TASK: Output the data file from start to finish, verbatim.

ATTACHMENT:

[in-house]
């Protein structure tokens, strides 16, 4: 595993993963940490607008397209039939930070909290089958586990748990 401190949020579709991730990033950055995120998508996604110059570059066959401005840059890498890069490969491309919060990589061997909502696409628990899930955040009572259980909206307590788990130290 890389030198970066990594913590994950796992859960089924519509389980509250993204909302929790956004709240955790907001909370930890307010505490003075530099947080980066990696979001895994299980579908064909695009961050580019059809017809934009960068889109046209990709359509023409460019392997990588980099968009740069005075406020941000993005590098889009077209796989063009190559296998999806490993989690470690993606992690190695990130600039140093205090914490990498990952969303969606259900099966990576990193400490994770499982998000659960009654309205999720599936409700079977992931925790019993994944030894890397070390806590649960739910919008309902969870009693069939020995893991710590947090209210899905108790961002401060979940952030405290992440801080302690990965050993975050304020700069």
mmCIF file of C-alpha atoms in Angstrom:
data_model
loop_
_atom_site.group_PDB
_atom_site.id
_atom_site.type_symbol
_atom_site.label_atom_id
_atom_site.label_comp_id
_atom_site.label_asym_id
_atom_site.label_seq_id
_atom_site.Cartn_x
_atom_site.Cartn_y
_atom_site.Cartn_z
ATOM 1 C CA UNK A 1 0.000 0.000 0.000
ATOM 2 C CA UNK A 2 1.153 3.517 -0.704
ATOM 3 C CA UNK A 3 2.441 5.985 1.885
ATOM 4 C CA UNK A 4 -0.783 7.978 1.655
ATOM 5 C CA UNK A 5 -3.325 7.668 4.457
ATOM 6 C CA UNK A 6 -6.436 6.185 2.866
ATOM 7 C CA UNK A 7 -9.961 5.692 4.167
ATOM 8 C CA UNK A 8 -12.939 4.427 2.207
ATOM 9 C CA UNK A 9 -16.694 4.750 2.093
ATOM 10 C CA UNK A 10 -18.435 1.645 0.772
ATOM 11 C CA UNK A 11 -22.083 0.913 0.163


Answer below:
[in-house]
């Protein structure tokens, strides 16, 4: 595993993963940490607008397209039939930070909290089958586990748990 401190949020579709991730990033950055995120998508996604110059570059066959401005840059890498890069490969491309919060990589061997909502696409628990899930955040009572259980909206307590788990130290 890389030198970066990594913590994950796992859960089924519509389980509250993204909302929790956004709240955790907001909370930890307010505490003075530099947080980066990696979001895994299980579908064909695009961050580019059809017809934009960068889109046209990709359509023409460019392997990588980099968009740069005075406020941000993005590098889009077209796989063009190559296998999806490993989690470690993606992690190695990130600039140093205090914490990498990952969303969606259900099966990576990193400490994770499982998000659960009654309205999720599936409700079977992931925790019993994944030894890397070390806590649960739910919008309902969870009693069939020995893991710590947090209210899905108790961002401060979940952030405290992440801080302690990965050993975050304020700069």
mmCIF file of C-alpha atoms in Angstrom:
data_model
loop_
_atom_site.group_PDB
_atom_site.id
_atom_site.type_symbol
_atom_site.label_atom_id
_atom_site.label_comp_id
_atom_site.label_asym_id
_atom_site.label_seq_id
_atom_site.Cartn_x
_atom_site.Cartn_y
_atom_site.Cartn_z
ATOM 1 C CA UNK A 1 0.000 0.000 0.000
ATOM 2 C CA UNK A 2 1.153 3.517 -0.704
ATOM 3 C CA UNK A 3 2.441 5.985 1.885
ATOM 4 C CA UNK A 4 -0.783 7.978 1.655
ATOM 5 C CA UNK A 5 -3.325 7.668 4.457
ATOM 6 C CA UNK A 6 -6.436 6.185 2.866
ATOM 7 C CA UNK A 7 -9.961 5.692 4.167
ATOM 8 C CA UNK A 8 -12.939 4.427 2.207
ATOM 9 C CA UNK A 9 -16.694 4.750 2.093
ATOM 10 C CA UNK A 10 -18.435 1.645 0.772
ATOM 11 C CA UNK A 11 -22.083 0.913 0.163